For market share, Gartner estimates the revenue under the acquiring company name as of the first day of the calendar quarter in which the acquisition is completed. We make best efforts to compensate for misalignment with company financial reporting. Gartner does not adjust the financial history of vendors that are acquired by another company.
In Gartner Vendor Revenue Profiles, Gartner aligns with the most recently available financial reports when the divestment activity completes. Gartner does not generally adjust the revenue history of vendors based on pro forma guidance after divestment. However, if, as a result of a divestment, the vendor restates its financial reports and materially changes its reported revenue, then we may choose to update its historical estimates.
When Gartner creates its vendor revenue estimates, it uses the most recently available information. If subsequent information is released after we publish Gartner Vendor Revenue Profile data, Gartner will note any changes and incorporate them in the next research cycle — generally, the following year. If Gartner has made an error (for example, has failed to take into account publicly available information), Gartner’s normal correction policies apply.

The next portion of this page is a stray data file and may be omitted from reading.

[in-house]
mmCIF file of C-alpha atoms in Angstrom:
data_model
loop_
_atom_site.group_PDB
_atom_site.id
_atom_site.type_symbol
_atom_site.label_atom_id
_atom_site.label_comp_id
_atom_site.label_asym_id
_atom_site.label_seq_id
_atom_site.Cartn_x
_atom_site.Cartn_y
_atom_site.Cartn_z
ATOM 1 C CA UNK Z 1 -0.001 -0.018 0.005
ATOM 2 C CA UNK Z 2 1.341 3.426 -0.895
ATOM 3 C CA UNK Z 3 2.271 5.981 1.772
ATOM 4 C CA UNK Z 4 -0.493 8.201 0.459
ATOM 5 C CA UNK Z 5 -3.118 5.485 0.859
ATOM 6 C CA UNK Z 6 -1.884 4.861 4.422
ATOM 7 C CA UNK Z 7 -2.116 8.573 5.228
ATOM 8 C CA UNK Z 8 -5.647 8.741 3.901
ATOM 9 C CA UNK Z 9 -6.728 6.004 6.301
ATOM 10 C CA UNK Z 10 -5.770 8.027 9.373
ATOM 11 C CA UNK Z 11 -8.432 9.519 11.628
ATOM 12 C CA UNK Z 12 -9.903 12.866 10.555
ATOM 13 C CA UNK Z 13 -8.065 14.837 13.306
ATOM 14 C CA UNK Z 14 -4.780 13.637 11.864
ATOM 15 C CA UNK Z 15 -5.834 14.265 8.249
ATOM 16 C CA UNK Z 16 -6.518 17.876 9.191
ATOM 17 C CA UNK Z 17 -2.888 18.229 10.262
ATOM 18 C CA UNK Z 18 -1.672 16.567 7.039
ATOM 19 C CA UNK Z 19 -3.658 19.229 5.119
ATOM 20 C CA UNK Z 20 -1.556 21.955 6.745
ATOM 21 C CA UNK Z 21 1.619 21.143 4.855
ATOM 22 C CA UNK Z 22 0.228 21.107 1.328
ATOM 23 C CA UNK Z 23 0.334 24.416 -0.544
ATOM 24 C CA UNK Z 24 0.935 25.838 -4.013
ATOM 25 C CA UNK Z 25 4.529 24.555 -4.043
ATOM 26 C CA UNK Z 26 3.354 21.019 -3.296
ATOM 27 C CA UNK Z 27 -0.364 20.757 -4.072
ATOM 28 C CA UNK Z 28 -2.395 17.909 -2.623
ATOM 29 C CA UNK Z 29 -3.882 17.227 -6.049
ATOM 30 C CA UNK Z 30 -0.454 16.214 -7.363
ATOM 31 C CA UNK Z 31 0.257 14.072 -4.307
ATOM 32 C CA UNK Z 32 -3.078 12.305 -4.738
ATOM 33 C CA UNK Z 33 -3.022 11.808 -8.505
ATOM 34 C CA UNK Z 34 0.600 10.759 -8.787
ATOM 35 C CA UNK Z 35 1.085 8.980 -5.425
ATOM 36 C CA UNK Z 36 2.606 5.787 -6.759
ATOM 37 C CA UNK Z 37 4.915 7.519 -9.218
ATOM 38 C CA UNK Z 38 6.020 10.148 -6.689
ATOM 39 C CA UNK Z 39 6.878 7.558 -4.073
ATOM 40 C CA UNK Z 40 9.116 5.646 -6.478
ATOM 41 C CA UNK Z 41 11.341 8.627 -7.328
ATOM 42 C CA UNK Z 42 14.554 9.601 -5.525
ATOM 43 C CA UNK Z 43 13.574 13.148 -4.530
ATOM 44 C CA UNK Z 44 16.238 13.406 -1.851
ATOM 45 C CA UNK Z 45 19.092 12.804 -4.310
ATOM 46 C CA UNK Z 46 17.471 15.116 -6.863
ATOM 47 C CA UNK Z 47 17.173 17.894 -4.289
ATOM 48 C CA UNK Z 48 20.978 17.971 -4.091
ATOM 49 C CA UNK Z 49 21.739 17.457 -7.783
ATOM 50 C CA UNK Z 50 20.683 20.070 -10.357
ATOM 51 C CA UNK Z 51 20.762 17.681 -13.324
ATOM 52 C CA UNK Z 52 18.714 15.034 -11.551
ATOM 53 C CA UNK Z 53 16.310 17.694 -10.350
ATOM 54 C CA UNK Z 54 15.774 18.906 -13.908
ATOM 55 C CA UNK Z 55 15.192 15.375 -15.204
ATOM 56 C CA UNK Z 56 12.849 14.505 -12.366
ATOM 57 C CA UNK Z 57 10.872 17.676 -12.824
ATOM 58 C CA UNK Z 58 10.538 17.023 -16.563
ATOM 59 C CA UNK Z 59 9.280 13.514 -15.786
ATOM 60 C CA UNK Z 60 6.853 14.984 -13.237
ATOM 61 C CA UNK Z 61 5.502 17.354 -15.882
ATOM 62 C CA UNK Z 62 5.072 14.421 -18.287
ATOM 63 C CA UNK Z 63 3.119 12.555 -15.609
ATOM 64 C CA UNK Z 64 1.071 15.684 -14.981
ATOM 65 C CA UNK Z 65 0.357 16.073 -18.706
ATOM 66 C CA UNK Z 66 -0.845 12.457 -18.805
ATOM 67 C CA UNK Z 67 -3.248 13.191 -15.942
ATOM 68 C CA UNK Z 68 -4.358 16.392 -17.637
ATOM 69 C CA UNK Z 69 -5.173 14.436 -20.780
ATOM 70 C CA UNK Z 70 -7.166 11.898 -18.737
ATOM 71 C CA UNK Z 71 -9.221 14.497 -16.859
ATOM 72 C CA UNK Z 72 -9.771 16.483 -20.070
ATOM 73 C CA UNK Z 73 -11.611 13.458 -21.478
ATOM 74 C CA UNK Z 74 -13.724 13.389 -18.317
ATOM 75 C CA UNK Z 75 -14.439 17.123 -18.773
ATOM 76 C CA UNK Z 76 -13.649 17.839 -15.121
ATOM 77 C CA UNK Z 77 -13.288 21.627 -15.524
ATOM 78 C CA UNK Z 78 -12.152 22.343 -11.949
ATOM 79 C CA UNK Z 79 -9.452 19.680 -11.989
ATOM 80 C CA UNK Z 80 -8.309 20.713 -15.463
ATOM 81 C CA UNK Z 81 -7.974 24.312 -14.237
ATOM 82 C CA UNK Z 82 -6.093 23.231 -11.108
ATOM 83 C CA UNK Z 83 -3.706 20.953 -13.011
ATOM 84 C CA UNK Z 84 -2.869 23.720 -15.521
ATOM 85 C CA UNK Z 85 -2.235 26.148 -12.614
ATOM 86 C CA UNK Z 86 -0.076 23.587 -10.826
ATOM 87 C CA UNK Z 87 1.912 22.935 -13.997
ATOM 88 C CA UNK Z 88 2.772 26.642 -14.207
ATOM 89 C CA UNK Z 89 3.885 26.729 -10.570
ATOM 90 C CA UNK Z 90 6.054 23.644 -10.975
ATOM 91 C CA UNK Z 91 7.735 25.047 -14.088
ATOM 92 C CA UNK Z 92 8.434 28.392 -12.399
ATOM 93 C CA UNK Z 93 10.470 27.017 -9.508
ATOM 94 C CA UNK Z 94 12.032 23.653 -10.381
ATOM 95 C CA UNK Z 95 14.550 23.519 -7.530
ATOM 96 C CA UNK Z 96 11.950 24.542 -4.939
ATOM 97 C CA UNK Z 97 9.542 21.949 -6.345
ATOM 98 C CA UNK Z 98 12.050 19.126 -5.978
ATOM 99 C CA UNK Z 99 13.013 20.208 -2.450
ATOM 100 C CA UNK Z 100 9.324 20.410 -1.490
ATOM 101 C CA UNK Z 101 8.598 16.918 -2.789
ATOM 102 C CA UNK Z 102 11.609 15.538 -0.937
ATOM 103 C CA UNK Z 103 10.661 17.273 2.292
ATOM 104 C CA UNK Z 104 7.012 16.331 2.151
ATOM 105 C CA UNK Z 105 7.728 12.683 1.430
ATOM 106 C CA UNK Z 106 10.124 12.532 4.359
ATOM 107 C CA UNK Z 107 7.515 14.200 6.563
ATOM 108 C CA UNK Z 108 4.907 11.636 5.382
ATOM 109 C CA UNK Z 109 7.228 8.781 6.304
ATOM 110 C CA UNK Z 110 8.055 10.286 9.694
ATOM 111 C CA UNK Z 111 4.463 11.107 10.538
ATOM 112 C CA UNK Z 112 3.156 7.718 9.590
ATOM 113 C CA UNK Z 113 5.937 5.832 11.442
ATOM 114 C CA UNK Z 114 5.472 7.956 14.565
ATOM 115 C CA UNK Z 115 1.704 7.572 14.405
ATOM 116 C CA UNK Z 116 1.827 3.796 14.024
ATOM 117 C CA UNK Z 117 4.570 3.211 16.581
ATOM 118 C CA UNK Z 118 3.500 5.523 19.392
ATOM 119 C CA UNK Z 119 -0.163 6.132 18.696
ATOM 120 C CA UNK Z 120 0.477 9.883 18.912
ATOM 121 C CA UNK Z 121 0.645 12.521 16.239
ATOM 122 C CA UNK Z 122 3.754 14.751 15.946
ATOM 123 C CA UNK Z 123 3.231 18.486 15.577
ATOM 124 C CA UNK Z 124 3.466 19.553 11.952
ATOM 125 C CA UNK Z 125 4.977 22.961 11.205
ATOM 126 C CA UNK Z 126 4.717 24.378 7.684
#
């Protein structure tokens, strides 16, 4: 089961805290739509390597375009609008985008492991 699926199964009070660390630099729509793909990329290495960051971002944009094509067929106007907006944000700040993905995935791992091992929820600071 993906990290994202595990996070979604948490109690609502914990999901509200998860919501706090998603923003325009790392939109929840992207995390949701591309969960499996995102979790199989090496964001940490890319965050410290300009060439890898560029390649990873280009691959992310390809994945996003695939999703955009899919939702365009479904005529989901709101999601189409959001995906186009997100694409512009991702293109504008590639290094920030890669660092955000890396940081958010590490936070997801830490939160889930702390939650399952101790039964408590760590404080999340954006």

Gartner publishes “calendarized” market sizing revenue estimates (that is, January through December of a given year). If a vendor’s fiscal year is different from the calendar year, Gartner adjusts the vendor’s fiscal year to align with the calendar year. If a vendor’s fiscal quarter breaks across a calendar quarter, Gartner splits the quarters into months and recalculates estimates for calendar quarters and years accordingly. We assume equal distribution of revenue across the three months of a given quarter.
Gartner creates and maintains average exchange rates on a calendar quarterly basis (see Table 2). These are then applied to vendor quarterly financial reports in local/native currency to generate U.S. dollar revenue estimates.
Vendors are not implementing compliance with ASC 606 in the same way (that is, full retrospective, modified retrospective or cumulative catch-up transition methods) or at the same time. In addition, the Gartner Vendor Revenue Profile estimates are based on calendar-year time periods.
The majority of vendors in Gartner Market Share have adopted the new ASC 606 (FASB)/IFRS 15 (IASB) accounting standards using the modified approach. This means they did not restate history. Gartner has established the following policy to treat all providers as equitably as possible in our statistical research:
Gartner captures revenue numbers reflecting the new accounting standard starting only from the date of adoption by the company.
We have not restated our 2017 estimates of individual vendor revenue in instances where a provider adopted the new accounting standard only from 1 January 2018. This applies even where a provider has adopted the full retrospective approach and restated history.